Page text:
One of the pillars of the success of the Brainport region is cooperation. Cooperation in chains between networks of suppliers and OEMs and cooperation in the multi helix to create the optimal conditions for successful companies and groundbreaking innovations. And yet, at the start of the future study of Brainport Eindhoven, the participants indicated that even more cooperation was needed, both within the region and with parties outside of it. Cooperation is crucial for the development of future generations of applications and systems. Because even more than now, everything will be connected with everything by 2038.Read more
In most cities, the plain coloring of utility boxes blends in with the background scenery. But in Calgary, these fixtures have become three-dimensional canvases, decorated by artists to add a splash of color to the city streets.
In 2010, the city of Calgary initiated the Utility Box Public Art Program with the goal of deterring vandalism and graffiti. With the help of local artists, the plain grays and greens typical of these fixtures disappeared beneath vibrant artworks depicting everything from the local wildlife to abstract patterns. Given the boxes’ popularity among the people of Calgary, the program became permanent in 2011 and has continued to grow, engaging new partners and artists from around the city.Read more
When is the last time you visited your local library? If it’s been a while, then you might want to take note of an initiative from Montreal’s NDG borough that’s bringing the books to you.
“It’s about promoting literacy through the book, the magical powers of the book,” said Helen Fortin, CEO and executive director of the Fraser Hickson Institute.
Fortin and her team of three have created the MINIBIBLIOplus program.Read more
Telia and Ericsson have launched a 5G pilot network at Tallinn University of Technology (TalTech) that can be used by businesses and research institutions alike.
With the help of the network, researchers and students at TalTech as well as businesses and startups will be able to create and test solutions requiring ultrafast and quality data communications, the university said.
(TNS) — Columbus' first interactive kiosk experience — or "IKE" — is now available to the public.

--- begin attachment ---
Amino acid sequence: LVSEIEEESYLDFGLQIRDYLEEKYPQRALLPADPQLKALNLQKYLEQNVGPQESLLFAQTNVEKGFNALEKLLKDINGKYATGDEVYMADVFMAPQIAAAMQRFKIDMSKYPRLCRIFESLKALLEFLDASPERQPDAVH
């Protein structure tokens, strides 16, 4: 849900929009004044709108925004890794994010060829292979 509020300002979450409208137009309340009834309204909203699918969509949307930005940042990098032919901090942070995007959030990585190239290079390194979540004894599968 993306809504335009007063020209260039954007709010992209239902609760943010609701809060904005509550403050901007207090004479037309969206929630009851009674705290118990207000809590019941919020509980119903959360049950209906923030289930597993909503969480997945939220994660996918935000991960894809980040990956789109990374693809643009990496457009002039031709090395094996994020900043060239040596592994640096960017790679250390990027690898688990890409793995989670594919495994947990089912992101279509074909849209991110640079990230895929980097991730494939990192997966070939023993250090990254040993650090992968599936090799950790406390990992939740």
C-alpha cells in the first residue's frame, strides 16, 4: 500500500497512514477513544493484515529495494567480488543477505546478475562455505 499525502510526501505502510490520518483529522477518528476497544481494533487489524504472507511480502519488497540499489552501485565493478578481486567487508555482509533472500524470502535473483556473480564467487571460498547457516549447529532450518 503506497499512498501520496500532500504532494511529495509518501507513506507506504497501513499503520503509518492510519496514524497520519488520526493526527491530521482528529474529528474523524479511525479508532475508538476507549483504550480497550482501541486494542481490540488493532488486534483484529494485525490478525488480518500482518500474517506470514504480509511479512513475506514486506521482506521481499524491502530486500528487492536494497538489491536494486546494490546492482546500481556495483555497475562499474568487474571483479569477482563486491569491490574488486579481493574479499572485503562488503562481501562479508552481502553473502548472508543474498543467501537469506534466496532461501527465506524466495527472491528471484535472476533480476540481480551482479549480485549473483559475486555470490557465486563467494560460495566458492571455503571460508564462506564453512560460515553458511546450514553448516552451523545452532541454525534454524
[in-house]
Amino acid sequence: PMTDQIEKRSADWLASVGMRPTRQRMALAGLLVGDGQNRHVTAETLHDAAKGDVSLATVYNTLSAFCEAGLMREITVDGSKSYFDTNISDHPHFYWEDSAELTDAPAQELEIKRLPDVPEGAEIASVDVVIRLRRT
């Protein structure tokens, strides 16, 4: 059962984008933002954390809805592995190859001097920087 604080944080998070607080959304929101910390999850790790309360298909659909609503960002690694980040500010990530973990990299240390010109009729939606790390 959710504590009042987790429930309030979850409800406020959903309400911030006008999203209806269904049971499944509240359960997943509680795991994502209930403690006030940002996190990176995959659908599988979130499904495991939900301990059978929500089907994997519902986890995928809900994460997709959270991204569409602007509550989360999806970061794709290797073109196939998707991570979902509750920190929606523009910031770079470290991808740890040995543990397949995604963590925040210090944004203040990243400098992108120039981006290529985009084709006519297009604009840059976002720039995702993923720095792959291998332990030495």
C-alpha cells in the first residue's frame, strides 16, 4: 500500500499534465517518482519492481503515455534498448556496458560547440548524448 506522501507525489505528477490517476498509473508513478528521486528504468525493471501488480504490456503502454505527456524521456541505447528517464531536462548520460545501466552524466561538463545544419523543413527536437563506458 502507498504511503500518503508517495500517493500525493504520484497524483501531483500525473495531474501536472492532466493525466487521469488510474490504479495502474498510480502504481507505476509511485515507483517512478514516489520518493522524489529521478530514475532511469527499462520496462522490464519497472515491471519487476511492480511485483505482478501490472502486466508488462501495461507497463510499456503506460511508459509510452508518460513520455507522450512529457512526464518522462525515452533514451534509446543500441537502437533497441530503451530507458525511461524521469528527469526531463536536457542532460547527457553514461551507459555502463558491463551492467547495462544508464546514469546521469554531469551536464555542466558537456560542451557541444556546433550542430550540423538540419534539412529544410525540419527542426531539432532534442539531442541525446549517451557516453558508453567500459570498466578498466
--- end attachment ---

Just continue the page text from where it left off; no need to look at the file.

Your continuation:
The 8-foot-tall touch-screen electronic tablets provide users information on stores, restaurants, hotels, services, parks, transportation and local events.
IKE Smart City launched the first screen in the Short North on Wednesday outside the UPS Store on North High Street.Read more
In September 2016, Eindhoven had a first: the launch of the very first CBS Urban Data Centre (UDC). The collaboration with Statistics Netherlands (CBS) is in keeping with Eindhoven’s ambition to develop into a smart society, which is a city that uses the power of technology and design for its inhabitants in the best possible way. Now, two years later, it is time to look back together with the municipality and with CBS to see what has been accomplished so far.Read more
Parkland County is hoping to plant its flag as one of Canada’s great innovators.
The County has been named as a finalist in the country-wide Smart Cities Challenge, and if successful will land a $10 million grant to put a project aimed at growing the local agriculture industry into action.
The challenge is not for a brick and mortar project is geared at developing out of the box ideas for innovative social or infrastructure development.Read more
A new flexible public transport service is now available in Eindhoven-Zuid, Waalre and Veldhoven. Hermes launched its “on-call” Bravoflex service.
Travellers can book a seat on a mini-bus using an app. The special bus picks up passengers at a selected bus stop. Passengers are then driven to their selected bus stop.Read more
Columbus, Ohio has been named City of the Year in the Smart Cities Dive website’s awards for its work on transit and electrification.
The US city won the US Department of Transportation’s inaugural Smart City Challenge two years ago – and is rolling out a variety of smart city-related programmes.
Earlier this week, drowned out by the news that General Motors was going to close its historic assembly operations in Oshawa, Ont., there was another big industrial announcement in Ontario. It wasn’t about cars.
It was about chickens.
Maple Leaf Foods said it was going to build a new $660-million poultry-processing plant in London, Ont., that would eventually employ 1,450 workers. The Ontario government was going to provide $34.5 million in grants while the federal government was chipping in $28 million to build a state-of-the art facility.Read more